On February 6, 2019, Eat’n Park Hospitality Group, Inc. sued Eleni’s NYC, Inc., in the Western District of Pennsylvania for infringing Eat’n Park’s registered smiley face trademark [Civil Action No. 2:19-cv-00131-MJH].
Eleni had previously licensed the smiley face from Eat’n Park, and the cookies on its website carry the registered design:
According to the Wikipedia and the Smithsonian Institution, the smiley face was created in 1963 by graphic artist Harvey Ross Ball, as a morale booster for the employees of State Mutual Life Assurance Company of Worcester, Massachusetts. The smiley, with a bright yellow background, dark oval eyes, full smile, and creases at the sides of the mouth, was imprinted on more than fifty million buttons and became familiar around the world.
While Eleni’s cookies appear to bear the registered mark, the question is whether consumers are likely to be confused. Eat’n Park has a federal trademark registration — several in fact — but they still have to prove a likelihood of confusion. Even though Eleni’s cookies use that design the answer may not be so clear, Given the ubiquity of the smilely as a decoration, and the fact that many cookies are decorated, would consumers perceive the smiley as trademark identifying the source or will they simply think it is a pretty cookie?
Given the popularity of the smiley, one would expect that Eat’n Park’s mark is very valuable, but like all trademark owners Eat’n Park needs to make sure that its mark is perceived as a mark and not merely a decoration. For this reason it is good idea for trademark owners to advertise their trademarks in addition to advertising their trademarked products.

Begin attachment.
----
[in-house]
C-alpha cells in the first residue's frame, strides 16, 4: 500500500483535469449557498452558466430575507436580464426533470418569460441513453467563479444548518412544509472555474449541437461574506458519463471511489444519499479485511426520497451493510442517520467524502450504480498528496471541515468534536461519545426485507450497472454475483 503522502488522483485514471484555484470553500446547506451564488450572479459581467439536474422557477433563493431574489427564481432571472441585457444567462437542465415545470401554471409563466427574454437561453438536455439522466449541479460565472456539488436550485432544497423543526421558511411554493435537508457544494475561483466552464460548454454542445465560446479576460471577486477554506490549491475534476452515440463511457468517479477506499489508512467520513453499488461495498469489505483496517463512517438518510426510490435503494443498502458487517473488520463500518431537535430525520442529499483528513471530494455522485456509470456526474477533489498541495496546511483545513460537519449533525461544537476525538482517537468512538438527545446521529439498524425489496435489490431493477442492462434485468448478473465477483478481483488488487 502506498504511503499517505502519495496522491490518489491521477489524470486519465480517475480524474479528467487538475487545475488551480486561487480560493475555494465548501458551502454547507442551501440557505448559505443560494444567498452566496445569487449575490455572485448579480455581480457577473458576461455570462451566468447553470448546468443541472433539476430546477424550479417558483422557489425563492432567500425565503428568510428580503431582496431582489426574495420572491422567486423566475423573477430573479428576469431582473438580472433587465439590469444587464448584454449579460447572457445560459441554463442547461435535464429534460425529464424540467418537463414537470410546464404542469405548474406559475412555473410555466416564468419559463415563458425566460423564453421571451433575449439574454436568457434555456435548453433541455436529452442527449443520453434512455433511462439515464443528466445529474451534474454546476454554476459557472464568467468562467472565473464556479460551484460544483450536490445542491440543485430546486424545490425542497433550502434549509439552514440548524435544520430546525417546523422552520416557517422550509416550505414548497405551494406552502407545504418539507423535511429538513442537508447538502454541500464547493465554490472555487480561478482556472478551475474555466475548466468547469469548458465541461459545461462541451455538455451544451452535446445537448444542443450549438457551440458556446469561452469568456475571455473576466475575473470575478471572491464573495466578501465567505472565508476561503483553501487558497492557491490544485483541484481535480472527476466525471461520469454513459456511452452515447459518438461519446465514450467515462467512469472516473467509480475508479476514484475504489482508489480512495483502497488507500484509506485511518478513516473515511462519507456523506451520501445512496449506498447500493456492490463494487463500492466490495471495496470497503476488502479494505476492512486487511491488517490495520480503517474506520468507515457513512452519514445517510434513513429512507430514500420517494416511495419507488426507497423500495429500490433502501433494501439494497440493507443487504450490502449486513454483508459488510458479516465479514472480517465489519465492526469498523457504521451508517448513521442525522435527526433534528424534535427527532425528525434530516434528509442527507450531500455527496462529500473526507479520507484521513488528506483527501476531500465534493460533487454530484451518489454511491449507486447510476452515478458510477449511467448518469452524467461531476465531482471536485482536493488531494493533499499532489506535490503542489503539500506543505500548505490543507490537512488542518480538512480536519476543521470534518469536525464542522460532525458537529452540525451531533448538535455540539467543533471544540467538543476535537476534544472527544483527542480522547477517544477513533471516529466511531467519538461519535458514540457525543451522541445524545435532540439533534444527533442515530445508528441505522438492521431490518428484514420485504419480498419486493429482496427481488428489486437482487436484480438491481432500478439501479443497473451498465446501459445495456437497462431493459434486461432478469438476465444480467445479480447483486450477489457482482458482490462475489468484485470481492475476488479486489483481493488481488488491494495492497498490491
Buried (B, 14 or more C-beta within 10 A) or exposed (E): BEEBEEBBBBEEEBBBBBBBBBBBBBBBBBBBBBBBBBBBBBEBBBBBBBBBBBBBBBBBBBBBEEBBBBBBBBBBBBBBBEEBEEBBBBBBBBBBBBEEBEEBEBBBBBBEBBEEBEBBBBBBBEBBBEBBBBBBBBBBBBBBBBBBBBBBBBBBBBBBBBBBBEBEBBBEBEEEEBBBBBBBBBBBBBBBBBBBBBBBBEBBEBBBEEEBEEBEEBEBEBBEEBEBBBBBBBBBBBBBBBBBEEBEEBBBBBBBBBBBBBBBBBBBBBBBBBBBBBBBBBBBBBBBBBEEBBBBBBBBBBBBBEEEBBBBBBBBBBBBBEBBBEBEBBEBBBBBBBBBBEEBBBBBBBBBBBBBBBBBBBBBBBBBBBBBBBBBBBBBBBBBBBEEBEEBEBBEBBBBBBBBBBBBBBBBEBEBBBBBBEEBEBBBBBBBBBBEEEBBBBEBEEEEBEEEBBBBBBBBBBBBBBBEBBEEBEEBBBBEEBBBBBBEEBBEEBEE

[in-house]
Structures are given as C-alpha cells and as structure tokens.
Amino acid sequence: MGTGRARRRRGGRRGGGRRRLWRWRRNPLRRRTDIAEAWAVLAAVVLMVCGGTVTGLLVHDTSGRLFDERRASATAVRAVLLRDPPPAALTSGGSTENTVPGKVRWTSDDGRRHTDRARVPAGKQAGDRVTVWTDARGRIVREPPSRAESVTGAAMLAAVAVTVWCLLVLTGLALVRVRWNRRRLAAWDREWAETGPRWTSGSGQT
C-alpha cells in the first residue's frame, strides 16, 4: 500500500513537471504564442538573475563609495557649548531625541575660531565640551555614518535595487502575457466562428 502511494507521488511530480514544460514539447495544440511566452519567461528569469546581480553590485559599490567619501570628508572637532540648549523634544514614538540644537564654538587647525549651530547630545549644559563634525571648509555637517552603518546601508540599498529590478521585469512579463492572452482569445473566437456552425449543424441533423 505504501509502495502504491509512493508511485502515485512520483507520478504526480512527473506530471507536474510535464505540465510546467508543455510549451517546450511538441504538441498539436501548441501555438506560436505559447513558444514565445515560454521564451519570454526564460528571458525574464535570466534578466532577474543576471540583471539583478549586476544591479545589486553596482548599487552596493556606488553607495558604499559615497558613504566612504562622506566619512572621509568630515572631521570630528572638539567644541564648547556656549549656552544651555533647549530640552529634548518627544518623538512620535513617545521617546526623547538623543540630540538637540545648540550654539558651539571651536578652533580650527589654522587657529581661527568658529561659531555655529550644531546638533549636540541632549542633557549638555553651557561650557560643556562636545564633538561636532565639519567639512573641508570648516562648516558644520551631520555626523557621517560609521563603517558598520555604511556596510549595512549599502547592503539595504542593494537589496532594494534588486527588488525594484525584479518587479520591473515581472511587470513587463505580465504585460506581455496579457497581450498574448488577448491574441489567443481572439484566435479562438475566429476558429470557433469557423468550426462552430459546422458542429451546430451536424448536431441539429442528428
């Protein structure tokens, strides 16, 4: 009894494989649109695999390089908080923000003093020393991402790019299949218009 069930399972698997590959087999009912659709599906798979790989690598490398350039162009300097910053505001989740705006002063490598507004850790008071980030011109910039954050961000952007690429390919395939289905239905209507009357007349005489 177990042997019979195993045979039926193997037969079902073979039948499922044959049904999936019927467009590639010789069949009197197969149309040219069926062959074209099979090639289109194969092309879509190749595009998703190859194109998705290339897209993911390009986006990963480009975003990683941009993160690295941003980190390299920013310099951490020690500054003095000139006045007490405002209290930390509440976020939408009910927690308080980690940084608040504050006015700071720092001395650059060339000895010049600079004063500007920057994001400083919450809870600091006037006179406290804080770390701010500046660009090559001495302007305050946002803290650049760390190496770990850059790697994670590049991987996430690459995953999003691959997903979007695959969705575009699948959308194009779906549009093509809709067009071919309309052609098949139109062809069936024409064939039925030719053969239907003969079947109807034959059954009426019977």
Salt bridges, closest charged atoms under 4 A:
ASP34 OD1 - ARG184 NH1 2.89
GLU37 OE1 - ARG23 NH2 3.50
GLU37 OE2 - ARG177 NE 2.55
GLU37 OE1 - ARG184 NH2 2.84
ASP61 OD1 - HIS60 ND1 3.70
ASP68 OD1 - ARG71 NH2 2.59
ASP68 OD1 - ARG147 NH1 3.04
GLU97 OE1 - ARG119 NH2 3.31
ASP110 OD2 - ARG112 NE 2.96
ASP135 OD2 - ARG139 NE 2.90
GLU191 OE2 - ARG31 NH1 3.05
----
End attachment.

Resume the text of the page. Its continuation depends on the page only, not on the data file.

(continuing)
The Eagles have sued Hotel California Baja, LLC, in the Central District of California [2:17-cv-03276] for trademark infringement. Hotel California Baja owns a small hotel in Todos Santos, Mexico that opened in 1950 under the name Hotel California, but subsequently went through a number of name changes over the years. The Eagles allege that to revitalize the hotel and create a reputation for it,the hotel has promoted a reputed, but false, connection to the Hotel in the famous Eagles song. The Eagles complain that defendant runs a merchandising operation that manufactures and sells a wide variety of clothing and other merchandise featuring their HOTEL CALIFORNIA mark. There’s not much chance that the Eagle will Take it Easy on this one.
Following up a previous post about the February 2017 lawsuit filed by the Sporting Times against Orion Pictures for depicting a fictional magazine title Sporting Times of the same title in a movie about the life of Bill “Spaceman” Lee, MGM has responded with a Motion to Dismiss. Defendants argue that the use in the movie was not a trademark use, and in any even any theory of a likelihood of confusion was “too implausible to support costly litigation.” The defendants also affirmative asserted a First Amendment bar to the Sporting Times claims, and arguing that the test from Rogers v. Grimaldi applies and the Sporting Times claims should be dismissed unless the use of the mark has no artistic relevance to the underlying work whatsoever, or, if it has some artistic relevance, unless the title explicitly misleads as to the source or the content of the work.
The Motion pointed out the burden of getting permission from every brand potentially appearing in a expressive work, such as defendants movies, and concluded:
Happily for filmmakers and their audiences (and for the creators of other expressive works), the Lanham Act does not grant trademark owners such veto power over the content of expressive works.